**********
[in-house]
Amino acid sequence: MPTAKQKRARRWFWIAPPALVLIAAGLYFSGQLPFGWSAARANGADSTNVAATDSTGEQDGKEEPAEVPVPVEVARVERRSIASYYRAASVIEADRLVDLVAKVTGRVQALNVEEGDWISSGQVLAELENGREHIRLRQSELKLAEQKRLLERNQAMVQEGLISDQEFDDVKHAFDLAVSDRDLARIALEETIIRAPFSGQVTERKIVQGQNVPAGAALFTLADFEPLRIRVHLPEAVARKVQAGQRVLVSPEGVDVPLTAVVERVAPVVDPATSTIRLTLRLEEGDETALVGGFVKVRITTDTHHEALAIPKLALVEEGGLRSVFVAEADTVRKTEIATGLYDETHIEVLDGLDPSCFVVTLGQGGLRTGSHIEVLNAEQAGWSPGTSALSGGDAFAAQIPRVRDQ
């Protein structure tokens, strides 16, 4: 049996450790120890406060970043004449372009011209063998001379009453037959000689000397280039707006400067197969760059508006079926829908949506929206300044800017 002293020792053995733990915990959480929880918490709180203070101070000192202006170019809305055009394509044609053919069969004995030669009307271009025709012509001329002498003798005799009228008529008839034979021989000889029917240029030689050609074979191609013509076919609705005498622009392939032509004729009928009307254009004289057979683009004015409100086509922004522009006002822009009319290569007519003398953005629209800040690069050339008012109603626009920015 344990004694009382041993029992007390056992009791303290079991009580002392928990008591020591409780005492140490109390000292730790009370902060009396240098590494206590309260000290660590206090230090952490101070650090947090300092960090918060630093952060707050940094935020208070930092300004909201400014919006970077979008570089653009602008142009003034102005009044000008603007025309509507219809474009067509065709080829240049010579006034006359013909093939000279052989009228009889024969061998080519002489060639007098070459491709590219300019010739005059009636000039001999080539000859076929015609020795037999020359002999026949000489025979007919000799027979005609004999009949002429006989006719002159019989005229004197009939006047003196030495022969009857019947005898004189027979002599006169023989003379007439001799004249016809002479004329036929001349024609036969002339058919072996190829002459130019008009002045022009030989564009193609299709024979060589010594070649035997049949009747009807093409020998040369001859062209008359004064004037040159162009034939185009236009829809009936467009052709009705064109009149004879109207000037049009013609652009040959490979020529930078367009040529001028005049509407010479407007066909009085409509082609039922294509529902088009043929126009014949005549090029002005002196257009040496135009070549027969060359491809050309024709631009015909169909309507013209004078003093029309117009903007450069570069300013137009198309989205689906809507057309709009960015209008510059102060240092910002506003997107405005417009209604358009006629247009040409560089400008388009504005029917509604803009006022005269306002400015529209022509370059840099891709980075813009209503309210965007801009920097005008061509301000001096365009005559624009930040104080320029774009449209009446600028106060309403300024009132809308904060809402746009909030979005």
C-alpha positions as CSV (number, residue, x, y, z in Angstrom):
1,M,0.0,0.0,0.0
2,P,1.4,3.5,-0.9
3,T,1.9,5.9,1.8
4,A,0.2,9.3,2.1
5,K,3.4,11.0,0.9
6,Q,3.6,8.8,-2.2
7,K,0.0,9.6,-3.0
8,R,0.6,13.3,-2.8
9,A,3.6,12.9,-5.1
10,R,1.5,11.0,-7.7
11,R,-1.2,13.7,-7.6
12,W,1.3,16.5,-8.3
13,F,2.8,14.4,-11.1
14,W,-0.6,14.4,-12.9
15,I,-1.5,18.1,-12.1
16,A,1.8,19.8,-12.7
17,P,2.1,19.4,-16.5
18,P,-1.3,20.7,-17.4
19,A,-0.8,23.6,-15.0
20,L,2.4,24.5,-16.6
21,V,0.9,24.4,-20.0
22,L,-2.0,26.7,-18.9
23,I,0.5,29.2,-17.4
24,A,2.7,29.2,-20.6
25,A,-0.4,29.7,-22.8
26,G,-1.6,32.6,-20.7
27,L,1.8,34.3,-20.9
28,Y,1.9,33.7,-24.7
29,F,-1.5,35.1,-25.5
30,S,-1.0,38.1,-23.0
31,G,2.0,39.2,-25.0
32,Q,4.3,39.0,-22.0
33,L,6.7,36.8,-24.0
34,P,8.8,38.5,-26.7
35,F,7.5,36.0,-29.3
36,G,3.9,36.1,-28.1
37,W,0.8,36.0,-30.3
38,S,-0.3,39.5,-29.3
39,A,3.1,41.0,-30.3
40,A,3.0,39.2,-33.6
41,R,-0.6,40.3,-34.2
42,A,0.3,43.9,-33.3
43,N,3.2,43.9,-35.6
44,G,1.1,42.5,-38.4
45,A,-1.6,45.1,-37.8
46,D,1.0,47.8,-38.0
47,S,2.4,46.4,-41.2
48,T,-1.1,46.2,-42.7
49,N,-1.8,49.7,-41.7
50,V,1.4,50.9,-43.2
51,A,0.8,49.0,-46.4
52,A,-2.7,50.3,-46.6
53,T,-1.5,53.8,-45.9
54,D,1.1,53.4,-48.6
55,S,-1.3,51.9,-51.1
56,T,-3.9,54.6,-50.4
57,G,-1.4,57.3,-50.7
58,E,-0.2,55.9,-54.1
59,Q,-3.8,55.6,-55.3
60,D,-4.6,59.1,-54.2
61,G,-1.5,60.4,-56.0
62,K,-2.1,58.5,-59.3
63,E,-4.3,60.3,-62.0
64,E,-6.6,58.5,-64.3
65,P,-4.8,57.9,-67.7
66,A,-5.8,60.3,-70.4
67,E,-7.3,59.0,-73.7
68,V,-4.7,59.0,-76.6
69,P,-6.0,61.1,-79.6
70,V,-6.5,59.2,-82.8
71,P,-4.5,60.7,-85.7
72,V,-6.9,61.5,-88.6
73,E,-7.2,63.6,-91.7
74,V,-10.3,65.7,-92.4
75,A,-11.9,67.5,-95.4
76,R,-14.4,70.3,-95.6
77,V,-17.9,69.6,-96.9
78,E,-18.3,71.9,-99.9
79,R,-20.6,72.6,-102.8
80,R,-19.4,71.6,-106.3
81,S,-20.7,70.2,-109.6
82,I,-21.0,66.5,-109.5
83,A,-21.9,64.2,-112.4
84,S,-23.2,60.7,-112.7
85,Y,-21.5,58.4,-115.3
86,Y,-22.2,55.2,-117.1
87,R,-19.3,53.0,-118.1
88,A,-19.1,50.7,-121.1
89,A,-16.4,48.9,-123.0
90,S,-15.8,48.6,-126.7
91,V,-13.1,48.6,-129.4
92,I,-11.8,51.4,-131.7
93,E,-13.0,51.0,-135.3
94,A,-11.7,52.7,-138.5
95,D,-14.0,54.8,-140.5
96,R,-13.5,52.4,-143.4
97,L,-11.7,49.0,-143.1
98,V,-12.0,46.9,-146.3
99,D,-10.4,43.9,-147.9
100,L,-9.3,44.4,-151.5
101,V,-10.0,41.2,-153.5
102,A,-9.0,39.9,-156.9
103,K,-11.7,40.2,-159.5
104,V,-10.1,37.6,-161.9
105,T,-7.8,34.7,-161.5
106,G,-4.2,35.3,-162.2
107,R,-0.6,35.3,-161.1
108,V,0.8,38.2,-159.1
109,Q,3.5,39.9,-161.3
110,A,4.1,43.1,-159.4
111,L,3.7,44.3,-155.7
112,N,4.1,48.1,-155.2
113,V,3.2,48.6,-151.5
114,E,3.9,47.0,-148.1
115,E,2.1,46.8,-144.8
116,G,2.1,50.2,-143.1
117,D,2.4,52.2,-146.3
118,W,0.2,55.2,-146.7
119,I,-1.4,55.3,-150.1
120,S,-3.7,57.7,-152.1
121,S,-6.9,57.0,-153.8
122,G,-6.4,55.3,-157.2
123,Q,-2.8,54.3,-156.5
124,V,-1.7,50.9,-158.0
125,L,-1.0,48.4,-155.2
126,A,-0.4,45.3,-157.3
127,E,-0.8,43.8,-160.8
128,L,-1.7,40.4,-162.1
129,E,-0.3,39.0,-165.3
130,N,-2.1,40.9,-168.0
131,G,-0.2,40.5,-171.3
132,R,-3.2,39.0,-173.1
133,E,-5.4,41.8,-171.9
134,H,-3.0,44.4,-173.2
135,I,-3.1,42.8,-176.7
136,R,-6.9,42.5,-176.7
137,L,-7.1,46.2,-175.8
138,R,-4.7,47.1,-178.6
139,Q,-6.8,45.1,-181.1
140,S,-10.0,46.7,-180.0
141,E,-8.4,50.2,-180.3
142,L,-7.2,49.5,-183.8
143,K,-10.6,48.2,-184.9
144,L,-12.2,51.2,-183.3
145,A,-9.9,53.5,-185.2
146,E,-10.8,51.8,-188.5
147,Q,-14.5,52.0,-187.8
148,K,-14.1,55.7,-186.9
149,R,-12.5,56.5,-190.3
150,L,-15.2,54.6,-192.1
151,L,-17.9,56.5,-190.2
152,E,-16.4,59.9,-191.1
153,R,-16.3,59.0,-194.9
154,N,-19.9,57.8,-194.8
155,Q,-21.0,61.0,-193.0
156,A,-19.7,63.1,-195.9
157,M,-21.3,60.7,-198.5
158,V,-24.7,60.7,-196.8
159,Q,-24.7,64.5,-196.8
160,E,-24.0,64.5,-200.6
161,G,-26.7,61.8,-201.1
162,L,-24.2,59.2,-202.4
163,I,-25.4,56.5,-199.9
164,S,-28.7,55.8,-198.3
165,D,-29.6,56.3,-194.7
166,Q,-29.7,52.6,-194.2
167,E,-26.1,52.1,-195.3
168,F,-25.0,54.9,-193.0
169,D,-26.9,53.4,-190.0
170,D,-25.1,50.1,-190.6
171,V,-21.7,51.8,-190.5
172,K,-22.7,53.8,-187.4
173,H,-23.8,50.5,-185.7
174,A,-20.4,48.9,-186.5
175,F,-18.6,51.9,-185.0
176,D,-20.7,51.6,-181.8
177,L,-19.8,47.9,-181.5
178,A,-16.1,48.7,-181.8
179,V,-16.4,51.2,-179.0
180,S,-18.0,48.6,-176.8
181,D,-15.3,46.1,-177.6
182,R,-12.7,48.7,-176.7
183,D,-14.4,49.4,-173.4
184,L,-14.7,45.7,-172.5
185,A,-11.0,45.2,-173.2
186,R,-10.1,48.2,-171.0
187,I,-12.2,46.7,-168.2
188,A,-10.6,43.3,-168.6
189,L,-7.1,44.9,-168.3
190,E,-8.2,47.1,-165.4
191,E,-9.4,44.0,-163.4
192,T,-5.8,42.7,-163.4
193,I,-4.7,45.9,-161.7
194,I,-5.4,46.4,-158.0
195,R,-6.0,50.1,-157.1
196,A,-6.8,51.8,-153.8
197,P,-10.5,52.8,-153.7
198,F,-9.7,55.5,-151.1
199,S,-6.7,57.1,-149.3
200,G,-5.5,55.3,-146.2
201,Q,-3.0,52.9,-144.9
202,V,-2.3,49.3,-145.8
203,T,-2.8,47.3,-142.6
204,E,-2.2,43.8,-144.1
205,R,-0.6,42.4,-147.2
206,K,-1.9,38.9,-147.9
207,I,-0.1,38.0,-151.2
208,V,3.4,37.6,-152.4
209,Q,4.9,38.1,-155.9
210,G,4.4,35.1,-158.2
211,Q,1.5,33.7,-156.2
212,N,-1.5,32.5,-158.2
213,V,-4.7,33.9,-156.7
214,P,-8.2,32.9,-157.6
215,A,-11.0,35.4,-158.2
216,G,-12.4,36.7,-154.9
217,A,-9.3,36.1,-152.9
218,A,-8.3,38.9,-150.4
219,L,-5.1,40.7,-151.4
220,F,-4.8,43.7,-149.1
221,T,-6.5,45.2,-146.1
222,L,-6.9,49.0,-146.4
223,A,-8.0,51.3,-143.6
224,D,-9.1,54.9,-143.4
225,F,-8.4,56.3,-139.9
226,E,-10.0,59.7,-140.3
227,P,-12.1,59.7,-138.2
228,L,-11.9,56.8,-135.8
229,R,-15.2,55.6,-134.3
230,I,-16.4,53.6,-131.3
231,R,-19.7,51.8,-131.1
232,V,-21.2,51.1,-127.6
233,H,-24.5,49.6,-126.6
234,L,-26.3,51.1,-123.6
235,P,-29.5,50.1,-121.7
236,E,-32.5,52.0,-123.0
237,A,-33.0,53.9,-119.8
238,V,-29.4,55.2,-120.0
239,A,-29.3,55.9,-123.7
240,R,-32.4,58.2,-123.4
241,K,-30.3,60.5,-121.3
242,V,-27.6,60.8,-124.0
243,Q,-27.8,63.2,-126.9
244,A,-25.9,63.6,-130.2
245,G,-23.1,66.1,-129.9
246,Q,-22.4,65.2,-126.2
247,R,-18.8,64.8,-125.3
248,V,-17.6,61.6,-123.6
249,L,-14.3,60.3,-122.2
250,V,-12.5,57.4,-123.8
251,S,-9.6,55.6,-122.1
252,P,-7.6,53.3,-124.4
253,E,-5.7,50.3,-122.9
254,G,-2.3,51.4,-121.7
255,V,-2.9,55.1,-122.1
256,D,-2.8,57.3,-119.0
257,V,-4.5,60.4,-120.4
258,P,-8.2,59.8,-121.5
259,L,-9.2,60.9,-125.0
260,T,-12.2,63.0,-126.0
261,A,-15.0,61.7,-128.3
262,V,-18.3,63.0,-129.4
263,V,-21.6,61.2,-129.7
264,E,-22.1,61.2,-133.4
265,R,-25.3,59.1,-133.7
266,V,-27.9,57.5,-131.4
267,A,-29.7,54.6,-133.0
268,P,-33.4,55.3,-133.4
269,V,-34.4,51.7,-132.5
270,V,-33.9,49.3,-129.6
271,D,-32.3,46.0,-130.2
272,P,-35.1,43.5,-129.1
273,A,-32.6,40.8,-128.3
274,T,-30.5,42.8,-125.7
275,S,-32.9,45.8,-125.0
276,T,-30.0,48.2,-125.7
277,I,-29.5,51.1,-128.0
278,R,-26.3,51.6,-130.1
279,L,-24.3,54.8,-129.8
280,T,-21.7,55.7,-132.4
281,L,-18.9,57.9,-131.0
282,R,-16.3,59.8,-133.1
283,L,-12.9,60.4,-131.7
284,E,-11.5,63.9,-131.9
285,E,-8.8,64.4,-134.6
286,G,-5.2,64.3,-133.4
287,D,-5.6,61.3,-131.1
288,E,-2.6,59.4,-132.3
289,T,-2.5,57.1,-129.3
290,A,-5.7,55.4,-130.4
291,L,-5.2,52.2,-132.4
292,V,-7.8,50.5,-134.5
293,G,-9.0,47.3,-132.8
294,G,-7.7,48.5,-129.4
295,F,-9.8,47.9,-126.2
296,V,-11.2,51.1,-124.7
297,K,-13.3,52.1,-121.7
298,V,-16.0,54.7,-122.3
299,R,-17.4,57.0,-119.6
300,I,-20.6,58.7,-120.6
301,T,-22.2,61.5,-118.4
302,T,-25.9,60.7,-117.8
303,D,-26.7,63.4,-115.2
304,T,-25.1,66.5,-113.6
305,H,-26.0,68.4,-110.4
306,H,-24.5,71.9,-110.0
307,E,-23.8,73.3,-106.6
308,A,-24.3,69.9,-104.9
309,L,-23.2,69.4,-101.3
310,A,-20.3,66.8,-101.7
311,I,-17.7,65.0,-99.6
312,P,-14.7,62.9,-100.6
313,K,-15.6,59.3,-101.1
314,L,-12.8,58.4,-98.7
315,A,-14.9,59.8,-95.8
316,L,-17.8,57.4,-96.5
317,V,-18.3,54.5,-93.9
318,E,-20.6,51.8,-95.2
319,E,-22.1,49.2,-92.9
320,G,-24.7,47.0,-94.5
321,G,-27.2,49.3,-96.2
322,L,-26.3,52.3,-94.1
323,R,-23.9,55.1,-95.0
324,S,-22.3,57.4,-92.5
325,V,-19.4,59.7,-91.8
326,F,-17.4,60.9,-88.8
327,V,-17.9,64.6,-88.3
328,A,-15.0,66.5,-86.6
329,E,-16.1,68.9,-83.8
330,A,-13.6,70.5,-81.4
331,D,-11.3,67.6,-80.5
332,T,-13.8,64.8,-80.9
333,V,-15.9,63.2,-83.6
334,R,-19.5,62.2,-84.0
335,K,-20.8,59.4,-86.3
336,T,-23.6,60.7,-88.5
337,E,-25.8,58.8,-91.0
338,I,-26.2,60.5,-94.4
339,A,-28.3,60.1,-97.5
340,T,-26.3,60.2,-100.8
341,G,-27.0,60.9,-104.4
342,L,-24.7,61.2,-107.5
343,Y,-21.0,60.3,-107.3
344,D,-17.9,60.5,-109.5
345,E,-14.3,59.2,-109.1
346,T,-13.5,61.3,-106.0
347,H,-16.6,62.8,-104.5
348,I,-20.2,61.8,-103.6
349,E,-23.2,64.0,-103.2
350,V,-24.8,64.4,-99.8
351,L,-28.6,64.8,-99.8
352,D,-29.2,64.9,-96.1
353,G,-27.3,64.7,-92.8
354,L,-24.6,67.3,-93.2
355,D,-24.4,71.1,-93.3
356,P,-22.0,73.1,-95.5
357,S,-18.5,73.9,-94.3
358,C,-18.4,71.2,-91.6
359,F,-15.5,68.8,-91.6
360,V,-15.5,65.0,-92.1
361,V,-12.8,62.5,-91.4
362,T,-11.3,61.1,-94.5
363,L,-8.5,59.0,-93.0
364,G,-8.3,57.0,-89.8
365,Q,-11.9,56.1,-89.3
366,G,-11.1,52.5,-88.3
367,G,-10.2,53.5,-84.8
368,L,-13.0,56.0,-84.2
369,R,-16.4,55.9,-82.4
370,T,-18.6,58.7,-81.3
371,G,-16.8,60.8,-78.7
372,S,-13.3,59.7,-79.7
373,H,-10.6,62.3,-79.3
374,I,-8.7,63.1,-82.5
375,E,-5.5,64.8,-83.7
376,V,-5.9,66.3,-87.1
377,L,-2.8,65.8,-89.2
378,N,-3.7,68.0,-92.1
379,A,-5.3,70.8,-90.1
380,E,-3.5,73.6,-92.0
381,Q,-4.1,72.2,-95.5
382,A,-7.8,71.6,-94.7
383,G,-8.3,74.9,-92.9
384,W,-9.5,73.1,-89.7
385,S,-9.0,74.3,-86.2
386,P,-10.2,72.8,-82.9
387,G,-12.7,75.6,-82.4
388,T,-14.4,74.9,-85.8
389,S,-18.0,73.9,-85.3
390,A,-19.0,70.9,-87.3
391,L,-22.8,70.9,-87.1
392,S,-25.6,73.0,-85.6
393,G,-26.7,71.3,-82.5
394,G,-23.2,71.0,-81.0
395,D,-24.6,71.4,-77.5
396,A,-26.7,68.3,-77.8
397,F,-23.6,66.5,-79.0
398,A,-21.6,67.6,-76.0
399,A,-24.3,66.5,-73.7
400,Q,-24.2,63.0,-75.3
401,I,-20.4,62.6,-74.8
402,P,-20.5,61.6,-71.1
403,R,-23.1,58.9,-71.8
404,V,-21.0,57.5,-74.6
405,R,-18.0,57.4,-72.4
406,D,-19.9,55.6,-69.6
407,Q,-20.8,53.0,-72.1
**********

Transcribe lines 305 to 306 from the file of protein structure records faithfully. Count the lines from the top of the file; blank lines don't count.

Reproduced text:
301,T,-22.2,61.5,-118.4
302,T,-25.9,60.7,-117.8